- Small cap stocks have underperformed large cap stocks by nearly 10% this year
- Junk bonds are also underperforming investment grade bonds
- Contracting margin debt associated with weakness in riskier areas of the market
- Coming end of QE and first Fed rate hiking coming into view calls for investor caution ahead
There has been a clear preference this year for large cap stocks over small cap. This is readily visible when looking at performance this year of the Russell indices. Here we see mega cap stocks like the Russell Top 50 Index are up just under 5% year-to-date (YTD), while microcap stocks such as the Russell Microcap Index are down nearly 5% this year and the Russell 2000 small cap index is down more than 3%.
Small cap stock performance is a good indication of market liquidity as the riskier areas of the market perform best when there is ample liquidity and weakest when liquidity is thin. For this reason it comes as no surprise that the relative performance of the small cap Russell 2000 index to the large cap S&P 500 Index closely tracks margin debt levels. The recent weakness in small caps suggests that margin debt is likely to contract further in the coming weeks.
Another sign that points to a potential liquidity air pocket coming in the markets is the underperformance of junk bonds relative to investment grade bonds which typically tracks margin debt levels. Since the start of the year junk bonds have been underperforming investment grade bonds and have given back half of their outperformance seen in 2013.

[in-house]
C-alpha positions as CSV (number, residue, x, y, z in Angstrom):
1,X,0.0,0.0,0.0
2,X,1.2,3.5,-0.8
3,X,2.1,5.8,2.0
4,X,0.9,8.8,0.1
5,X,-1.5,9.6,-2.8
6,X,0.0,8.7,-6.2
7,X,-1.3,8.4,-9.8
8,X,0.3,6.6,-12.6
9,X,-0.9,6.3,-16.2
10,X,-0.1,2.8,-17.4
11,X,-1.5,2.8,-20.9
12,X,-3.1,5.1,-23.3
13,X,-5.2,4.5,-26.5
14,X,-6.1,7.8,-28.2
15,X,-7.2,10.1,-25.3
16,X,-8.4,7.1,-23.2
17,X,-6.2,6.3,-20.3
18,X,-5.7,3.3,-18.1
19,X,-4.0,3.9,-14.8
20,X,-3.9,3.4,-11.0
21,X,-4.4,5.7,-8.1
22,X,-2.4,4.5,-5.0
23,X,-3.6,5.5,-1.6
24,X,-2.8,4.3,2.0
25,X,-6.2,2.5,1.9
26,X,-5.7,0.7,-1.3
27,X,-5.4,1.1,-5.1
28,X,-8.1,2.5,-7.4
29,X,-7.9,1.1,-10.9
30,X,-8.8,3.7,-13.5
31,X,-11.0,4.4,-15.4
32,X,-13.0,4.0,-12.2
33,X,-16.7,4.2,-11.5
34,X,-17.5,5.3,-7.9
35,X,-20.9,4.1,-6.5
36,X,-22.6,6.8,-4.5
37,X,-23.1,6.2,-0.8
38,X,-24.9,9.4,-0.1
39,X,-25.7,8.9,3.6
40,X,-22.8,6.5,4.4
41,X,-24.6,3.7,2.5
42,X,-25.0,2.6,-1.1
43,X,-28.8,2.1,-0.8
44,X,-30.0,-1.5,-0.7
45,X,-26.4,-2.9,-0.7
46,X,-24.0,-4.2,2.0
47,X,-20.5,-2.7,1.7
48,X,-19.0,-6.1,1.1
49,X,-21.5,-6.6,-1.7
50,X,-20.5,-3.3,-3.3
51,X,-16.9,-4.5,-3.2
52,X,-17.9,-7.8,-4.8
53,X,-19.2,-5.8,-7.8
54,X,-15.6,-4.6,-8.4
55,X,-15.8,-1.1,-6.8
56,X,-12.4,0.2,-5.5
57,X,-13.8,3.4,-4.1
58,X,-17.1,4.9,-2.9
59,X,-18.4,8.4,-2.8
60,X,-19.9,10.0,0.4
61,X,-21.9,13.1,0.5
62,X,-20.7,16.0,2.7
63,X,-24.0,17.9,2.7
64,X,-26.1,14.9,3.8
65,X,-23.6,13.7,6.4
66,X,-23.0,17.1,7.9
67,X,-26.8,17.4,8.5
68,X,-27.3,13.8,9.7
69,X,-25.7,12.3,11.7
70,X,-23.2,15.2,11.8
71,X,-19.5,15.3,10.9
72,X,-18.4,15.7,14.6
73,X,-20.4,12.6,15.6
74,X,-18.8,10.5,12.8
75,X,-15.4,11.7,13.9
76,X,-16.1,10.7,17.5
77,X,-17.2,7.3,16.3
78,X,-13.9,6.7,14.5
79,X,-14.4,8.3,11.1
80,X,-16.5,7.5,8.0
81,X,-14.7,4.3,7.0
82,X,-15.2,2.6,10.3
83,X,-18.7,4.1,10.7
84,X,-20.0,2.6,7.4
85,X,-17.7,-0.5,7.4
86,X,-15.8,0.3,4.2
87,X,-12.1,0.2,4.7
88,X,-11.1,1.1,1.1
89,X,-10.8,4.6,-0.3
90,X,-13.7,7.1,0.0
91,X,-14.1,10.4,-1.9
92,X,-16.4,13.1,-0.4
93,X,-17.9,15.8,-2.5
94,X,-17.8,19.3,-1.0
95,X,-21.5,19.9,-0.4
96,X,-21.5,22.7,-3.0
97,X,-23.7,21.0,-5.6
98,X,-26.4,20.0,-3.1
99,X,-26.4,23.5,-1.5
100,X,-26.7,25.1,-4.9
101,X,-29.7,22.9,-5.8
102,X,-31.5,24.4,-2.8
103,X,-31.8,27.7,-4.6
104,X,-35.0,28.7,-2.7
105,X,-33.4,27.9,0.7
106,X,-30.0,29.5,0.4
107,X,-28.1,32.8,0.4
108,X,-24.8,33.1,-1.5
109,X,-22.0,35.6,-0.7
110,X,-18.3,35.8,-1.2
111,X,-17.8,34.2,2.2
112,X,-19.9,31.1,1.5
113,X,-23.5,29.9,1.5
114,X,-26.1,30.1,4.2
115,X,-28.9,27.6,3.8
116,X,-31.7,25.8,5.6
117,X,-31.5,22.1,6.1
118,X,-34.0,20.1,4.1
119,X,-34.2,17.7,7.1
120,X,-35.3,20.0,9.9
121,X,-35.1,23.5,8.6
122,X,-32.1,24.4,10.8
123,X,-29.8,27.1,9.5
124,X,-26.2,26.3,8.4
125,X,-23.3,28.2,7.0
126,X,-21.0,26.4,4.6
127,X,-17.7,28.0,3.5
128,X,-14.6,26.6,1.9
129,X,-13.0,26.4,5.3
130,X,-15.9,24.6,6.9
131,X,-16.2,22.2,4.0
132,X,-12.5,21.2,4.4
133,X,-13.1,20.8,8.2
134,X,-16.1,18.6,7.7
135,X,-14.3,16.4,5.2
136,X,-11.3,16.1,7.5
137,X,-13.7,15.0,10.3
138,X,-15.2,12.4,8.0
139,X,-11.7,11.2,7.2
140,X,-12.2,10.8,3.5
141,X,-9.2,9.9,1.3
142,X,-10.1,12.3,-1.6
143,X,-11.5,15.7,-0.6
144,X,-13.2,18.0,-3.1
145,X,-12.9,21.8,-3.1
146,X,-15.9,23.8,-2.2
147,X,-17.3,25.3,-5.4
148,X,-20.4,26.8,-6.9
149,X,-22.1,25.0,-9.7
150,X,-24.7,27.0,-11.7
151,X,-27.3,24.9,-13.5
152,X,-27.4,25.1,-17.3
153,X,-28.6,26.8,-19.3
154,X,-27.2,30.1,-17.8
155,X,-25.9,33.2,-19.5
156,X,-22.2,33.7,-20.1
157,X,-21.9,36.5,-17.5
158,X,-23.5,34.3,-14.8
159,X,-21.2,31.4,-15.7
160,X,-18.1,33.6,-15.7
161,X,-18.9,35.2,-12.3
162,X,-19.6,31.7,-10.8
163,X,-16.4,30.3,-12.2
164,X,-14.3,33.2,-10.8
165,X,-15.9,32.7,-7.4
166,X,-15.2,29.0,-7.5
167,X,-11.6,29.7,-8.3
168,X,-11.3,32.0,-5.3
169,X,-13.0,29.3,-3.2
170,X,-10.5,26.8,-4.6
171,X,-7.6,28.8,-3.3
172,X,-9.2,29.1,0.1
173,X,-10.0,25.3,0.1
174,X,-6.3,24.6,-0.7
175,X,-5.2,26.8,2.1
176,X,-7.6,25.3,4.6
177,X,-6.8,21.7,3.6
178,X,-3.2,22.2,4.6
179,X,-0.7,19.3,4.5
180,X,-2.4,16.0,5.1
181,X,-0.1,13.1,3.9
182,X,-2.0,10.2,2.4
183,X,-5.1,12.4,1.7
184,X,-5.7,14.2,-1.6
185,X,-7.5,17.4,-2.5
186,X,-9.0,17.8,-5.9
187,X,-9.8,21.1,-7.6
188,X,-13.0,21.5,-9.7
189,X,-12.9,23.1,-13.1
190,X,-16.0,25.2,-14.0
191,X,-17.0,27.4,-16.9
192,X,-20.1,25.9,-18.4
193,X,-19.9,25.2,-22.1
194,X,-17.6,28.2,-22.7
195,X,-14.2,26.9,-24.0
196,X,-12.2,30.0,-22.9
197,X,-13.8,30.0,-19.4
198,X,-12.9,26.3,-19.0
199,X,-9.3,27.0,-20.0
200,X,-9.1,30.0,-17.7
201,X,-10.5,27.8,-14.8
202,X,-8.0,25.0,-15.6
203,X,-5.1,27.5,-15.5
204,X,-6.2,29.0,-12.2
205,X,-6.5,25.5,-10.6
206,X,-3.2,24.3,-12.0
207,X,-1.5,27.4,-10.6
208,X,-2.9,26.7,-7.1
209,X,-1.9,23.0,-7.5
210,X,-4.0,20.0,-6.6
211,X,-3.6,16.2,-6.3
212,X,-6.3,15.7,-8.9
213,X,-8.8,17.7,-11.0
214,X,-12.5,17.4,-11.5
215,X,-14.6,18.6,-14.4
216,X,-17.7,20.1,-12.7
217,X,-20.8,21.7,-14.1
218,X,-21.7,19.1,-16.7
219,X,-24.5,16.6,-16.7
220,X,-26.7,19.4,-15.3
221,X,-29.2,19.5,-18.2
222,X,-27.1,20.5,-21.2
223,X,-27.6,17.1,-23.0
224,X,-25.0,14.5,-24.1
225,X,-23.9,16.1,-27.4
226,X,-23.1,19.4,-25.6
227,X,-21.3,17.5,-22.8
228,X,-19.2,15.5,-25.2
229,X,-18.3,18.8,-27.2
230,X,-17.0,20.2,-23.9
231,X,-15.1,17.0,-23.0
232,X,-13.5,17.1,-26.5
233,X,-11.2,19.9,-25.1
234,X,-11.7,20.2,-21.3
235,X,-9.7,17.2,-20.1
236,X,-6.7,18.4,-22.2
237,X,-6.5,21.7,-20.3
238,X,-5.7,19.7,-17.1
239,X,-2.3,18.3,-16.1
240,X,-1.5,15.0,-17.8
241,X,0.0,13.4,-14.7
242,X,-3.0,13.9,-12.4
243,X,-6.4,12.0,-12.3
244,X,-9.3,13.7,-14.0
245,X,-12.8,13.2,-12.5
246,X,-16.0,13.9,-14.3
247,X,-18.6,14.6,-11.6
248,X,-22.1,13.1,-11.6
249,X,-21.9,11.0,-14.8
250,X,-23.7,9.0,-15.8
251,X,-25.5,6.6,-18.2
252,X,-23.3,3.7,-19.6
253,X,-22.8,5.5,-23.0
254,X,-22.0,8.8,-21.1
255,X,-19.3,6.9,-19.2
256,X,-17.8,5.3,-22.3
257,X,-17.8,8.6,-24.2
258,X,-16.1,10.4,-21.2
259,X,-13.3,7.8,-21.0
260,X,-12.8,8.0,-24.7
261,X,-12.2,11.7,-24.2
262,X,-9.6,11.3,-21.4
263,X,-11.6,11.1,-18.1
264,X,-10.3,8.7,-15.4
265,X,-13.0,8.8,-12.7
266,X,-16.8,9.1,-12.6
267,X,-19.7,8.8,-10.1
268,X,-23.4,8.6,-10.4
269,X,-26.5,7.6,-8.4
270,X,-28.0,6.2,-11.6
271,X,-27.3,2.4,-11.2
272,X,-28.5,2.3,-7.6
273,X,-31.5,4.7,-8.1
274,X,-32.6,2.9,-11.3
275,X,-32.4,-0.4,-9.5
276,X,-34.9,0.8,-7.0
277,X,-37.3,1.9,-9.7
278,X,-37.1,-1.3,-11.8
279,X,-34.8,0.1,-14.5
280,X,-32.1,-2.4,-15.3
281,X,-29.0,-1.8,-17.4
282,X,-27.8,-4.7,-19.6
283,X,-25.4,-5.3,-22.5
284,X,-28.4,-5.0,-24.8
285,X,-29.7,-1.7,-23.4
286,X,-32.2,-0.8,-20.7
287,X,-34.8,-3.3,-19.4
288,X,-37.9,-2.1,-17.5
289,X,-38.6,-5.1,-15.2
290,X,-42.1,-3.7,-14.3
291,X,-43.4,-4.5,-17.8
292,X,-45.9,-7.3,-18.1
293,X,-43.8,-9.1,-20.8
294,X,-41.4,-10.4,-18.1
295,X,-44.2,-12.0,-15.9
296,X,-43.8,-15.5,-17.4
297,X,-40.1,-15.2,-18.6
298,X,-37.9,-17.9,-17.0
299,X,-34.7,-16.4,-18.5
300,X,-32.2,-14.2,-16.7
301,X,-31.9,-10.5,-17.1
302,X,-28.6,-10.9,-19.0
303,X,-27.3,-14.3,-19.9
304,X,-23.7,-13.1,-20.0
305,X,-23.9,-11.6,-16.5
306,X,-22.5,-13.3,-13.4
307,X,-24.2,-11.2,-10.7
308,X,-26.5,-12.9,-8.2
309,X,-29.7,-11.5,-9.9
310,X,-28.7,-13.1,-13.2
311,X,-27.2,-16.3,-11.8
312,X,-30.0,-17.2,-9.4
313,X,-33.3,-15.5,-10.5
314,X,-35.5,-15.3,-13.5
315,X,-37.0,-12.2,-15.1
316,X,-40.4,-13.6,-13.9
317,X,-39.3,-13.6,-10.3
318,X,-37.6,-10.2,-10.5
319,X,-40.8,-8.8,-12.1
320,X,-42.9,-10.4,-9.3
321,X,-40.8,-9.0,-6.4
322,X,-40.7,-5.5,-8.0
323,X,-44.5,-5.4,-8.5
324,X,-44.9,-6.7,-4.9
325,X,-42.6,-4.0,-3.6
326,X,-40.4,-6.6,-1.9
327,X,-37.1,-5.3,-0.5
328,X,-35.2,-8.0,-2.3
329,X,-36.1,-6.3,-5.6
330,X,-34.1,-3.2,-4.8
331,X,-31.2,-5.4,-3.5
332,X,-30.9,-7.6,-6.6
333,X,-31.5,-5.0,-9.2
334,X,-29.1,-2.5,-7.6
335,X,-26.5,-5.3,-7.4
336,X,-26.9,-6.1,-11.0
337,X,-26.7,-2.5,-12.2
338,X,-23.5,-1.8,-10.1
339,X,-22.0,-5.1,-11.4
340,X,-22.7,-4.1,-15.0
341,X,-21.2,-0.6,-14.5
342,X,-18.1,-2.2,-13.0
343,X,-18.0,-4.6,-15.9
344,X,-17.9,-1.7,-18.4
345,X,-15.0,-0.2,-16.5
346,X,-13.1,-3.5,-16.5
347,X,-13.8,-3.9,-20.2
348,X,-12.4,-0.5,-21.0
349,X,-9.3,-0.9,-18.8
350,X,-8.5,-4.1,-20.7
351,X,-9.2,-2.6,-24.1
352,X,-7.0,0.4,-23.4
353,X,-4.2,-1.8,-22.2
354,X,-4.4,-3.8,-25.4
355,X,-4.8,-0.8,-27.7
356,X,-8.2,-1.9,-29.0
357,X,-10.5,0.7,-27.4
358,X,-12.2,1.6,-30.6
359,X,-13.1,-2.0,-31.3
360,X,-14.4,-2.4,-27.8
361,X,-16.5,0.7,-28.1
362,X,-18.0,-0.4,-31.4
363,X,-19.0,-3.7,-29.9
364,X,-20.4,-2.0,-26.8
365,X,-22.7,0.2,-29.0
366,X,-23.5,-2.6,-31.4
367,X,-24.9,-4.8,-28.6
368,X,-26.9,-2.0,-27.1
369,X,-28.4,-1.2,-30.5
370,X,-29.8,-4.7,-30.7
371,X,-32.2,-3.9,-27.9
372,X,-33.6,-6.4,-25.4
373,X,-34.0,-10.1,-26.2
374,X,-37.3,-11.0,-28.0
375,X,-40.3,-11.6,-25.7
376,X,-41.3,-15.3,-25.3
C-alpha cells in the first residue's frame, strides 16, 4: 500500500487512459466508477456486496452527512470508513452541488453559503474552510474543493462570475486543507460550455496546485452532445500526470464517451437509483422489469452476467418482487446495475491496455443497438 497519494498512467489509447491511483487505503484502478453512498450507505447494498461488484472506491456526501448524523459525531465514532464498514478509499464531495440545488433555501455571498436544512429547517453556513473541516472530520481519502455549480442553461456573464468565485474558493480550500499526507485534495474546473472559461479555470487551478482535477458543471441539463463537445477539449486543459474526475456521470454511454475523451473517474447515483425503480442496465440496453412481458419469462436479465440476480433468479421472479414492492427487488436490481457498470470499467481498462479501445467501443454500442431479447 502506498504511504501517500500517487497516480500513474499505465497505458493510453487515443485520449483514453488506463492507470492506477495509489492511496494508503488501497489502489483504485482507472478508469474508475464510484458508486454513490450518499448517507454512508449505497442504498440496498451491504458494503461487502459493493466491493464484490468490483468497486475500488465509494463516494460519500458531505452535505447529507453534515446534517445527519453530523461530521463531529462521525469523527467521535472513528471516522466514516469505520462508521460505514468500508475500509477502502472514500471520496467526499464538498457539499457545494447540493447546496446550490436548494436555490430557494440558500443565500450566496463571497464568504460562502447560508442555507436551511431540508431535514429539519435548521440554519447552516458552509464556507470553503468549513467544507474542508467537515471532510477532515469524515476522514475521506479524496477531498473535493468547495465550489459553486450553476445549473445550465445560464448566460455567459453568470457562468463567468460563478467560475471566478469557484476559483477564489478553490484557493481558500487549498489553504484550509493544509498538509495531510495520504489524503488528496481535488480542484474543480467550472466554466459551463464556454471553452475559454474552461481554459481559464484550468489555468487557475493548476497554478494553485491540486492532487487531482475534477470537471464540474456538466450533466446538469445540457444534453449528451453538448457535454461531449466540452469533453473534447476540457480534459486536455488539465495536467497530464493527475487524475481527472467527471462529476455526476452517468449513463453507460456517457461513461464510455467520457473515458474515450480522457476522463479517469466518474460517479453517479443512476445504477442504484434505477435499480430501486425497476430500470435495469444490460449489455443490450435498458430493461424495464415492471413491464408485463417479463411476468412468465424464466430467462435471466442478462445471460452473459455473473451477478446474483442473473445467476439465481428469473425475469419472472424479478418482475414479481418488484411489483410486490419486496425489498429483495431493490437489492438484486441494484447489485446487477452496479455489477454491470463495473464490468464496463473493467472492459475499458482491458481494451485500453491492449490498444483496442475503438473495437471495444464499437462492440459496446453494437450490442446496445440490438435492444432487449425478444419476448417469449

The preference for large cap over small cap and for investment grade bonds over junk bonds is readily visible in fund flows. The iShares Russell 1000 ETF (IWB) has seen nearly $185M in inflows this year while the iShares Russell 2000 ETF (IWM) has seen over $3B in outflows. Similarly, the iShares Investment Grade Bond ETF (LQD) has seen nearly $1B in inflows while the iShares High Yield Bond ETF (HYG) has witnessed over $2.5B in outflows.
The underperformance in small cap stocks and junk bonds, which is coincident with the peak in margin debt, may be the early manifestations of investors beginning to price in a less liquid financial market as QE by the Federal Reserve is coming to an end in the fall. Prior to the conclusion of both QE 1 and QE 2 we saw margin debt peak and the same reaction in small cap and junk bond underperformance. However, when the Fed signaled another round of QE, margin debt expanded and animal spirits were reignited with flows moving back into the riskier areas of the market. The link between margin debt and the Fed’s balance sheet is shown below and given the Fed is slated to cease expanding its balance sheet this fall we may continue to see months of weakness in small cap stocks and junk bonds.
The recent weakness in small cap stocks and junk bonds appears to be stemming from investors preparing for a financial environment with less liquidity as the Fed is slated to end its current program of QE by October.
This fall could be setting up to produce the first market correction (10%+ decline) seen since the middle of 2012 as investors contend with a less accommodative Fed. Not only will the market have to grapple with the end of QE but also the likelihood of the first eventual Fed rate hike in early 2015. As I argued in my last article, the jobs market is providing a clear signal that the Fed should be raising interest rates soon, which has historically produced a 10% selloff as an initial response (see data).
Given the end of QE and the likelihood of the first Fed rate hike coming closer into view, investors may want to start placing a greater emphasis on risk management in the back half of this year.